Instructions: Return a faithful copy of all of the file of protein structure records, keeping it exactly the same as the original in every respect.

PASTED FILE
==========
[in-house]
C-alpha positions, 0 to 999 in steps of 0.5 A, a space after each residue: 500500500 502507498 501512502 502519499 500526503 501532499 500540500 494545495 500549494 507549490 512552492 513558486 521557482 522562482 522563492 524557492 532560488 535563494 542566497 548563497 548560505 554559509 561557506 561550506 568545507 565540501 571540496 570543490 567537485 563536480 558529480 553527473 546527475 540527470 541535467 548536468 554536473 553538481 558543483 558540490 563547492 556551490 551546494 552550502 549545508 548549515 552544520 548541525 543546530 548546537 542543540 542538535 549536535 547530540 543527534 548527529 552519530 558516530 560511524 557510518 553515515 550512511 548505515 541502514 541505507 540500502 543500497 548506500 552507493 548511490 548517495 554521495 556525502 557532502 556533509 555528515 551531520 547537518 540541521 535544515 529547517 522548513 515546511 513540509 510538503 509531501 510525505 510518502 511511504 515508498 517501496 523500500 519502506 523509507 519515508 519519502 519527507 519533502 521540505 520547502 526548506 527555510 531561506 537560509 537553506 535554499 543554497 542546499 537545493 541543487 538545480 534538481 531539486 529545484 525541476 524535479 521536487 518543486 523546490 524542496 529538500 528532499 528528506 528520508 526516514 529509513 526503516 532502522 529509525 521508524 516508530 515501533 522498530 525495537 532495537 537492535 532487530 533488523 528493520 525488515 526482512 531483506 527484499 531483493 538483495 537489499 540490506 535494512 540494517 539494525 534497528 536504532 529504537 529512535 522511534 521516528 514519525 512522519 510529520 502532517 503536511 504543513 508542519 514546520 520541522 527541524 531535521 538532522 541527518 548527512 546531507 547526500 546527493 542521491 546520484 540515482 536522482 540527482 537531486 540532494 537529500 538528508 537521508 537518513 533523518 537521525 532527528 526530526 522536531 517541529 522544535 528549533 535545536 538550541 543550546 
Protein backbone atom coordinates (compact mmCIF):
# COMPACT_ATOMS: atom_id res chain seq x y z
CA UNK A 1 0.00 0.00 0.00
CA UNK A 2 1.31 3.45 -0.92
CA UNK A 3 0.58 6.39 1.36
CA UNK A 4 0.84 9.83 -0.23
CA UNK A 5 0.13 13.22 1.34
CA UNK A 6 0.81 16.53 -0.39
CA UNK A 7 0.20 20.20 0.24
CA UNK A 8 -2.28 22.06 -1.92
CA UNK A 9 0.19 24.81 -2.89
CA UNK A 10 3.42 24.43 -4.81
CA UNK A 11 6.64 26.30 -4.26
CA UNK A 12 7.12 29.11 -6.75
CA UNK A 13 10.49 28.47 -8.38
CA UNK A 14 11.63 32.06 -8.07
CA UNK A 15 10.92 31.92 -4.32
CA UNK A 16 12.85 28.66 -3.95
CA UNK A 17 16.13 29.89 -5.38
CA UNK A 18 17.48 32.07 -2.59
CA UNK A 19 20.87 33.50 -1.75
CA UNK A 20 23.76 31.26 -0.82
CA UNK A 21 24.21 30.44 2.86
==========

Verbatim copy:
[in-house]
C-alpha positions, 0 to 999 in steps of 0.5 A, a space after each residue: 500500500 502507498 501512502 502519499 500526503 501532499 500540500 494545495 500549494 507549490 512552492 513558486 521557482 522562482 522563492 524557492 532560488 535563494 542566497 548563497 548560505 554559509 561557506 561550506 568545507 565540501 571540496 570543490 567537485 563536480 558529480 553527473 546527475 540527470 541535467 548536468 554536473 553538481 558543483 558540490 563547492 556551490 551546494 552550502 549545508 548549515 552544520 548541525 543546530 548546537 542543540 542538535 549536535 547530540 543527534 548527529 552519530 558516530 560511524 557510518 553515515 550512511 548505515 541502514 541505507 540500502 543500497 548506500 552507493 548511490 548517495 554521495 556525502 557532502 556533509 555528515 551531520 547537518 540541521 535544515 529547517 522548513 515546511 513540509 510538503 509531501 510525505 510518502 511511504 515508498 517501496 523500500 519502506 523509507 519515508 519519502 519527507 519533502 521540505 520547502 526548506 527555510 531561506 537560509 537553506 535554499 543554497 542546499 537545493 541543487 538545480 534538481 531539486 529545484 525541476 524535479 521536487 518543486 523546490 524542496 529538500 528532499 528528506 528520508 526516514 529509513 526503516 532502522 529509525 521508524 516508530 515501533 522498530 525495537 532495537 537492535 532487530 533488523 528493520 525488515 526482512 531483506 527484499 531483493 538483495 537489499 540490506 535494512 540494517 539494525 534497528 536504532 529504537 529512535 522511534 521516528 514519525 512522519 510529520 502532517 503536511 504543513 508542519 514546520 520541522 527541524 531535521 538532522 541527518 548527512 546531507 547526500 546527493 542521491 546520484 540515482 536522482 540527482 537531486 540532494 537529500 538528508 537521508 537518513 533523518 537521525 532527528 526530526 522536531 517541529 522544535 528549533 535545536 538550541 543550546 
Protein backbone atom coordinates (compact mmCIF):
# COMPACT_ATOMS: atom_id res chain seq x y z
CA UNK A 1 0.00 0.00 0.00
CA UNK A 2 1.31 3.45 -0.92
CA UNK A 3 0.58 6.39 1.36
CA UNK A 4 0.84 9.83 -0.23
CA UNK A 5 0.13 13.22 1.34
CA UNK A 6 0.81 16.53 -0.39
CA UNK A 7 0.20 20.20 0.24
CA UNK A 8 -2.28 22.06 -1.92
CA UNK A 9 0.19 24.81 -2.89
CA UNK A 10 3.42 24.43 -4.81
CA UNK A 11 6.64 26.30 -4.26
CA UNK A 12 7.12 29.11 -6.75
CA UNK A 13 10.49 28.47 -8.38
CA UNK A 14 11.63 32.06 -8.07
CA UNK A 15 10.92 31.92 -4.32
CA UNK A 16 12.85 28.66 -3.95
CA UNK A 17 16.13 29.89 -5.38
CA UNK A 18 17.48 32.07 -2.59
CA UNK A 19 20.87 33.50 -1.75
CA UNK A 20 23.76 31.26 -0.82
CA UNK A 21 24.21 30.44 2.86